The case went to the anonymous jury after Schroeder allowed Rittenhouse to reach into a raffle drum and draw numbered slips that determined which of the 18 jurors who sat through the case would deliberate and which ones would be dismissed as alternates.
That task is usually performed by a court clerk, not the defendant. Schroeder has said he has been having defendants do it for at least 20 years.
"I would admit that there are not a large number of courts that do that, maybe not any," Schroeder said Wednesday.
The jury of 12 deliberated for a full day Tuesday without reaching a decision.
Rittenhouse, 18, faces life in prison if convicted on the most serious charge for using an AR-style semi-automatic rifle to kill two men and wound a third during a night of protests against racial injustice in Kenosha in the summer of 2020. The former police youth cadet is white, as were those he shot.
Rittenhouse testified that he acted in self-defense, while prosecutors argued that he provoked the violence. The case has become a flashpoint in the U.S. debate over guns, racial-justice protests, vigilantism, and law and order.
The jury appeared to be overwhelmingly white. Prospective jurors were not asked to identify their race during the selection process, and the court did not provide a racial breakdown.
Though protests have been generally muted around the courthouse during the trial, on Wednesday a man arrived carrying a long rifle and wearing what appeared to be body armor. After being approached by police, he left and returned a short time later without the gun. The man had spent Tuesday shouting anti-Black Lives Matter statements through a megaphone and was involved in a confrontation that day with another protester.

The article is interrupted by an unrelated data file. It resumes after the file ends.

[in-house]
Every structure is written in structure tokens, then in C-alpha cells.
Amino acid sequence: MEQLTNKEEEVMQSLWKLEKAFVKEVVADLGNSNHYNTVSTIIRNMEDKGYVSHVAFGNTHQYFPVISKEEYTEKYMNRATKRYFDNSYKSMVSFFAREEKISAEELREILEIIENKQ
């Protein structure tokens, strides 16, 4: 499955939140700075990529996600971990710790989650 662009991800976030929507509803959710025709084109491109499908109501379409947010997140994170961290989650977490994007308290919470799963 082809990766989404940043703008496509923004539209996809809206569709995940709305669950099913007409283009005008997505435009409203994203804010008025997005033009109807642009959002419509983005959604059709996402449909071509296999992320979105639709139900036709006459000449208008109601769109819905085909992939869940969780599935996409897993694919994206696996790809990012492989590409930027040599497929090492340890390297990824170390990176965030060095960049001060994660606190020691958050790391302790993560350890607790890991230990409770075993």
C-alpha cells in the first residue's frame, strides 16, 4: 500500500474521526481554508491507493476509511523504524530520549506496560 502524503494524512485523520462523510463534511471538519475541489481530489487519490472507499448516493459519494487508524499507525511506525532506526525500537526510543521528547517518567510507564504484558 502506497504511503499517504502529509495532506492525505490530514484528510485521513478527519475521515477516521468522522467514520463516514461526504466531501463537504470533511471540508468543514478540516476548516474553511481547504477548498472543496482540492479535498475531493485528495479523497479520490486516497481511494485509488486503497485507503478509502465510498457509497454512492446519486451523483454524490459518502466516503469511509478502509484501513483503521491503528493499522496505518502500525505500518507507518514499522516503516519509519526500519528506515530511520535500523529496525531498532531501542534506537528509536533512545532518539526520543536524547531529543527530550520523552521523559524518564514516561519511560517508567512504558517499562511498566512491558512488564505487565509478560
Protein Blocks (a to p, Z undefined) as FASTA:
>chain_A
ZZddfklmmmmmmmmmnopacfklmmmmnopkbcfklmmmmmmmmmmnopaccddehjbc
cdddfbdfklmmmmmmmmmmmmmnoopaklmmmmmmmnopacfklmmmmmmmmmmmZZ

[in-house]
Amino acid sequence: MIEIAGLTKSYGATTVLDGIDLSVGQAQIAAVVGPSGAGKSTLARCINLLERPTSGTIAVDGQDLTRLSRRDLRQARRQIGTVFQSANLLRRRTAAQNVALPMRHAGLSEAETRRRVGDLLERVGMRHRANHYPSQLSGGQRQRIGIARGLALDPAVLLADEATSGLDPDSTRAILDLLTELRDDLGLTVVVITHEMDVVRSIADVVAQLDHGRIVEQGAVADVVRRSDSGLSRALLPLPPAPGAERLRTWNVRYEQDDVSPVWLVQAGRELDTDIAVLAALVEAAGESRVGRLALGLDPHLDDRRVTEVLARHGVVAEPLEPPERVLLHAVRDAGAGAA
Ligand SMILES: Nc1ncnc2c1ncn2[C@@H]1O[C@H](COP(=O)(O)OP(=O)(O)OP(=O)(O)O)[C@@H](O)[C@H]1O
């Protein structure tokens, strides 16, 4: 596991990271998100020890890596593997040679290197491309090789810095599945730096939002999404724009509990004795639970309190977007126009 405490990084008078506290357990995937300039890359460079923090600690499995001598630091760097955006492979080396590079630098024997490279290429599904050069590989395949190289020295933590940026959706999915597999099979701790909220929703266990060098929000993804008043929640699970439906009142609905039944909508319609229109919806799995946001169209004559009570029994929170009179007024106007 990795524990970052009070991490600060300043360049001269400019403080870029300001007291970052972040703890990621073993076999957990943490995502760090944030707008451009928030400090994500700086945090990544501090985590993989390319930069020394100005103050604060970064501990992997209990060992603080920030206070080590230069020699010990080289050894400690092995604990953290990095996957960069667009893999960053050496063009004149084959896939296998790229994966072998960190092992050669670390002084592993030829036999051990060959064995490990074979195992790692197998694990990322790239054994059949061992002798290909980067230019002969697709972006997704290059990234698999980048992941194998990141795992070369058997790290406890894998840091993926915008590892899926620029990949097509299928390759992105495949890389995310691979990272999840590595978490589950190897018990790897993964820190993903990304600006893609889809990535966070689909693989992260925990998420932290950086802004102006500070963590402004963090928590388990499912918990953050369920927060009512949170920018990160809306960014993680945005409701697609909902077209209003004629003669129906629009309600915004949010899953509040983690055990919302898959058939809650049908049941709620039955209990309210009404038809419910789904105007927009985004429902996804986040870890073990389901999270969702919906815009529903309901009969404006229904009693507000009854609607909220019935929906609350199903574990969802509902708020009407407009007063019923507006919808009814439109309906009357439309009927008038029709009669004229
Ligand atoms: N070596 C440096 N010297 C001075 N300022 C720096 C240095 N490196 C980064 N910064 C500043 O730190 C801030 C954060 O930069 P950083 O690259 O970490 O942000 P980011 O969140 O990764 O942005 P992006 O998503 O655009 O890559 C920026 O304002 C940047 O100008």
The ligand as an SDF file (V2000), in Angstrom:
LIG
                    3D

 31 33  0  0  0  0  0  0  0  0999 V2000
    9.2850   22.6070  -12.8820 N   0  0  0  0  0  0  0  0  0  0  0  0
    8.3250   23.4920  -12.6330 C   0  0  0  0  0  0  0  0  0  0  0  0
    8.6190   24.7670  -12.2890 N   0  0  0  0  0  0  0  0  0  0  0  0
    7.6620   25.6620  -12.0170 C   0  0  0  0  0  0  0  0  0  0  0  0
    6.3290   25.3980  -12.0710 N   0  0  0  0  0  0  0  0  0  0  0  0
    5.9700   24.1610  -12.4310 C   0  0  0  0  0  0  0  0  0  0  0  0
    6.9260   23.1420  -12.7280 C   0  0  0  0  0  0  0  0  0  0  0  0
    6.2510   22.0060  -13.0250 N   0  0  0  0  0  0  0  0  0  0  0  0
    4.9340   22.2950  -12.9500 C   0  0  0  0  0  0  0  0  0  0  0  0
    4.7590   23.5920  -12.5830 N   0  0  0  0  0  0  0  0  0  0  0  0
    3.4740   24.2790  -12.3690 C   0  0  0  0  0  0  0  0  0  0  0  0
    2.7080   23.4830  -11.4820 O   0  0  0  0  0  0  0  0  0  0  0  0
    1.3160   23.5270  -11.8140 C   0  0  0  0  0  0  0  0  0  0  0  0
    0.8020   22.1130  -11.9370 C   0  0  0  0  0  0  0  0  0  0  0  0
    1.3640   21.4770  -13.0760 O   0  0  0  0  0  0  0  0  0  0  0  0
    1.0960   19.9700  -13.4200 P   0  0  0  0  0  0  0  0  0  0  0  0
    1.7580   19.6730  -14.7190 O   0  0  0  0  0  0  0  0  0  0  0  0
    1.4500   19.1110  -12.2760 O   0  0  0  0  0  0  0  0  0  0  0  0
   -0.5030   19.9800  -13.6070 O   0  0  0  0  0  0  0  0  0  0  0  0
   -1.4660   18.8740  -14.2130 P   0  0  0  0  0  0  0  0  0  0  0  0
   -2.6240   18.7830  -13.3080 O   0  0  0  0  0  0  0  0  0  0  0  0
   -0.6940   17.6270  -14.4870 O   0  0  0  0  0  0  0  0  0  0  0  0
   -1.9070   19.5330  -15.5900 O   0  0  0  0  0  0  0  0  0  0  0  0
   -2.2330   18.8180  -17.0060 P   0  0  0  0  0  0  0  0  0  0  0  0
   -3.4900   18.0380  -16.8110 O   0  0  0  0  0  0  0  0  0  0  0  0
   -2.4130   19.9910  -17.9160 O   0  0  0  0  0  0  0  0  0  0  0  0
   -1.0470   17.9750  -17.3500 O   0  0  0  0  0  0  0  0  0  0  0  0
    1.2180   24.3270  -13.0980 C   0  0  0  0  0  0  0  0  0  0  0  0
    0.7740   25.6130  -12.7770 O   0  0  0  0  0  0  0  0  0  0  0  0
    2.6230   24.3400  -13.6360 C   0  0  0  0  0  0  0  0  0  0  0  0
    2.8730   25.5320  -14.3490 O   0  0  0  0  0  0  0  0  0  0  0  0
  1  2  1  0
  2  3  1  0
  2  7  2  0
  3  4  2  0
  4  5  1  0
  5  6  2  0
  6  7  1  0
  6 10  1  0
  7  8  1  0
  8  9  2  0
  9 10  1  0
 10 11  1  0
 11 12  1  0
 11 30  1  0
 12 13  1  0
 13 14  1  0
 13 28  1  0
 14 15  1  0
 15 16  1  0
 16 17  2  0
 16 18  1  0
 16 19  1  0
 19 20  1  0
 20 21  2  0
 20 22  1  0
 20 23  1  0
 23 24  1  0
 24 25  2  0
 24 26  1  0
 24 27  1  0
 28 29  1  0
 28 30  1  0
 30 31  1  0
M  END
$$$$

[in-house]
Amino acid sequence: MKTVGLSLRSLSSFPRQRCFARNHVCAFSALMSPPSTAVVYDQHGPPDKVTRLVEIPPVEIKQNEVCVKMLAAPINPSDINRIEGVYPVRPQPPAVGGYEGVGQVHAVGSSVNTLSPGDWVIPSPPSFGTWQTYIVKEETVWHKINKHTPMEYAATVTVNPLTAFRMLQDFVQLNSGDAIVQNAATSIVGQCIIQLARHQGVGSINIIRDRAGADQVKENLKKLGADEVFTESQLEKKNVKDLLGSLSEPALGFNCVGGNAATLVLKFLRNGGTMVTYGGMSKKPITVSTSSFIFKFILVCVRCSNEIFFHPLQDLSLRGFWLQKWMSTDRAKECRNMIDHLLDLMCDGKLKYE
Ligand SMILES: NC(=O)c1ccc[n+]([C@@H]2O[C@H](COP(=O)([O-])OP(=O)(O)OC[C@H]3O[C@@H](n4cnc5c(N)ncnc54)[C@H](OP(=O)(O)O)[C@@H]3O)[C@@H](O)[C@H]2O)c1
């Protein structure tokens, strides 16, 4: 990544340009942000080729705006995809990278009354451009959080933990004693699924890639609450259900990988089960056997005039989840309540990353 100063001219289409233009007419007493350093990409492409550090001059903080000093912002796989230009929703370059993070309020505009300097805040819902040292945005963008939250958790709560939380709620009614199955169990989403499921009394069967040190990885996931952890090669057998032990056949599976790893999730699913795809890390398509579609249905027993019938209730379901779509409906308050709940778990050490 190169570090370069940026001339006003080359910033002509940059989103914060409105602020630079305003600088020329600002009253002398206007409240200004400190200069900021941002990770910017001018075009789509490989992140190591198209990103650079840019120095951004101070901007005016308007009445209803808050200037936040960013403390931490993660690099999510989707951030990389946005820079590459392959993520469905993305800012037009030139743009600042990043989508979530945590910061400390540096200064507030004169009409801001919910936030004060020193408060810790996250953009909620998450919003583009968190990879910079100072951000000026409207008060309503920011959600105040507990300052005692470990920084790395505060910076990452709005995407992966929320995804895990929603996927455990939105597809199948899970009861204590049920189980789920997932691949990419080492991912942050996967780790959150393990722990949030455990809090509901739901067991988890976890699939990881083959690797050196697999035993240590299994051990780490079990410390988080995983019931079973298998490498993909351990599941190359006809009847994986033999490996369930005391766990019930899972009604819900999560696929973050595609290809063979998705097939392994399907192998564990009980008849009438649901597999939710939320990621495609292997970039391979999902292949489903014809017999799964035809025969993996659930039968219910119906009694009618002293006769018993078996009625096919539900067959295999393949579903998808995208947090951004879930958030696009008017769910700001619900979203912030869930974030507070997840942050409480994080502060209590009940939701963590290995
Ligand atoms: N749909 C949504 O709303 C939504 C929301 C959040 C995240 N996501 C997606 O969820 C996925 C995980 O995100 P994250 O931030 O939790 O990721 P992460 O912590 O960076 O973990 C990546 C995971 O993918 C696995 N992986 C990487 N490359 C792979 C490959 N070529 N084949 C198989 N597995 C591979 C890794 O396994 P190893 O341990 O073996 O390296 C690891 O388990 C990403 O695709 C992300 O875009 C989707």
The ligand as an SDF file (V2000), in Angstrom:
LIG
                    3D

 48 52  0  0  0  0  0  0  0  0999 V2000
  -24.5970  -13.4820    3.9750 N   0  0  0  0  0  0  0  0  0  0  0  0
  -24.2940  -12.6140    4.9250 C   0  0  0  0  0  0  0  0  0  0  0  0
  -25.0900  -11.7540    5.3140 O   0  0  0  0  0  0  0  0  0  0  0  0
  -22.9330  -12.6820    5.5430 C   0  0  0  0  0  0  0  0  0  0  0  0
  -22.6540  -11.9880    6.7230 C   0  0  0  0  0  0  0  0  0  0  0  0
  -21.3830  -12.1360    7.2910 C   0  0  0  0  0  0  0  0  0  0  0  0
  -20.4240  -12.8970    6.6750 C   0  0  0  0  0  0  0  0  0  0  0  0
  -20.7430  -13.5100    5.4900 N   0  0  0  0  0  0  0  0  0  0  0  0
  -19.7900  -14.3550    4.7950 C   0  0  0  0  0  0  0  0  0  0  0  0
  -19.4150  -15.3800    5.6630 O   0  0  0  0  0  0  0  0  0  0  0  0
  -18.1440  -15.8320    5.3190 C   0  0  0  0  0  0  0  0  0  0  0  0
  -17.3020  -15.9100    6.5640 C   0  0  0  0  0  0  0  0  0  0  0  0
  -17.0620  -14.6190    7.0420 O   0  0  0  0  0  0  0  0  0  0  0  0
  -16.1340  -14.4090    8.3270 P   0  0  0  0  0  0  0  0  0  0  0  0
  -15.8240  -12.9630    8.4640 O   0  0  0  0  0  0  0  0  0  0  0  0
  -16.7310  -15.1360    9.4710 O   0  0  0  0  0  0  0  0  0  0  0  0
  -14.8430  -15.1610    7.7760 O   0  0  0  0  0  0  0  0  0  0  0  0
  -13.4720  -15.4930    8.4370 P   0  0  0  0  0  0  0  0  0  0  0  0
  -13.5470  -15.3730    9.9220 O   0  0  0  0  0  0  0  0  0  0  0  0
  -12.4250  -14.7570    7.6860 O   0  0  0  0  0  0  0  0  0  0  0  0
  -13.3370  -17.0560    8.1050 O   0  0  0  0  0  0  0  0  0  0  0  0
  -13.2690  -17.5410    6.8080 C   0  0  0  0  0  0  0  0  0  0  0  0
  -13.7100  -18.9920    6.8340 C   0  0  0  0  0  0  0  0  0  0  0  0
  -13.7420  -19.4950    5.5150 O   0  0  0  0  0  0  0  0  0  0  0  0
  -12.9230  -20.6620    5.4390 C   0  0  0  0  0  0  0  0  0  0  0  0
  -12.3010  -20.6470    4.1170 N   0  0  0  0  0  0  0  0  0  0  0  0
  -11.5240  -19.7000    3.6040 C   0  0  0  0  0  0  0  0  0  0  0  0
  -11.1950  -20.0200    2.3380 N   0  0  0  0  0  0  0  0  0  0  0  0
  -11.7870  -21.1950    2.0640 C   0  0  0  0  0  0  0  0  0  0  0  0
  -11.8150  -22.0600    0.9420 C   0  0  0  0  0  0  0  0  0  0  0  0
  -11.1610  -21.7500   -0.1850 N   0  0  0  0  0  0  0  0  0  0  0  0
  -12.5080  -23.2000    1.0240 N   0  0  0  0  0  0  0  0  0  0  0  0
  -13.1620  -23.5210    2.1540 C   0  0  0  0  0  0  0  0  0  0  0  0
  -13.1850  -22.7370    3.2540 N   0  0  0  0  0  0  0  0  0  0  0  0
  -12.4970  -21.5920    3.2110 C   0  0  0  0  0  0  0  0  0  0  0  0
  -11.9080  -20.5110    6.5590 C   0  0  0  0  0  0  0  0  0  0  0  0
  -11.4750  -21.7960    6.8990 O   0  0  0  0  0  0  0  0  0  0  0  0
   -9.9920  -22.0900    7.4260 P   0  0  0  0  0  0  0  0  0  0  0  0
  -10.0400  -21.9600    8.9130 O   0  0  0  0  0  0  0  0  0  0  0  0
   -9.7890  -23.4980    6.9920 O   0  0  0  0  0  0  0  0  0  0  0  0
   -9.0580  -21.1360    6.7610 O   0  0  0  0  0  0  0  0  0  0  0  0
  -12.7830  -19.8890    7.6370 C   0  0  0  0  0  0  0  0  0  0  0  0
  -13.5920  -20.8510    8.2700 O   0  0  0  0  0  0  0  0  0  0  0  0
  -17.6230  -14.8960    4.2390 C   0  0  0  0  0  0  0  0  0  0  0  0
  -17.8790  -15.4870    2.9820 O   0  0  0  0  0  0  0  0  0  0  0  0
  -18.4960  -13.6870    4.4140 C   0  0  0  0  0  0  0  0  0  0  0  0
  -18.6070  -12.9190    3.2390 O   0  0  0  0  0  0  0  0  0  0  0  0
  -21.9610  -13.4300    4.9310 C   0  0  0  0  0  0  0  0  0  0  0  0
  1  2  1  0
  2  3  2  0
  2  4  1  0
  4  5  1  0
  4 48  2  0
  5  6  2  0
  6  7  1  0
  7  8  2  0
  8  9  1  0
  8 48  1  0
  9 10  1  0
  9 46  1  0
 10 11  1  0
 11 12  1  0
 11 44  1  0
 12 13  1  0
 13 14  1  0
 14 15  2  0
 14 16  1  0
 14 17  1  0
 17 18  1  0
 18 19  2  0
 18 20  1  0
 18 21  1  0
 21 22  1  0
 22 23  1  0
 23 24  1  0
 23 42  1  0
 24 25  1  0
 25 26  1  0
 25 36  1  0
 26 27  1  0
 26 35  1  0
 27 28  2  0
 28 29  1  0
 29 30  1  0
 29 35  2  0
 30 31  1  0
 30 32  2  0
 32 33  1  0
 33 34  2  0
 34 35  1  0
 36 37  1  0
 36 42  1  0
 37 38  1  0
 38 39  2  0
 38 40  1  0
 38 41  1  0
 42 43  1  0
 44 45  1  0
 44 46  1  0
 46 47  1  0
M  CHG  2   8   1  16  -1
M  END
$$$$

Wisconsin Gov. Tony Evers, who faced criticism over his response to the Kenosha protests in 2020, urged calm as the jury deliberated. He announced last week that 500 members of the National Guard would stand ready for duty in Kenosha if needed.
Rittenhouse was 17 when he went to Kenosha from his home in Antioch, Illinois, in what he said was an effort to protect property from rioters in the days after a Black man, Jacob Blake, was shot by a white Kenosha police officer.
In a fast-moving series of clashes in the streets, Rittenhouse shot and killed Joseph Rosenbaum, 36, and Anthony Huber, 26, and wounded Gaige Grosskreutz, now 28.
During closing arguments Monday, prosecutor Thomas Binger said that Rittenhouse was a “wannabe soldier” who set the deadly chain of events in motion by bringing a rifle to a protest and pointing it at protesters just before he was chased.
But Rittenhouse lawyer Mark Richards countered that Rittenhouse was ambushed by a “crazy person” — Rosenbaum.
Rittenhouse testified that Rosenbaum chased him down and made a grab for his rifle, causing him to fear the weapon was going to be used against him. His account of Rosenbaum’s behavior was largely corroborated by video and some of the prosecution’s own witnesses.
As for Huber, he was gunned down after he was seen on video hitting Rittenhouse with a skateboard. And Grosskreutz admitted he had his own gun pointed at Rittenhouse when he was shot.
In his instructions to the jury, Schroeder said that to accept Rittenhouse’s claim of self-defense, the jurors must find that he believed there was an unlawful threat to him and that the amount of force he used was reasonable and necessary.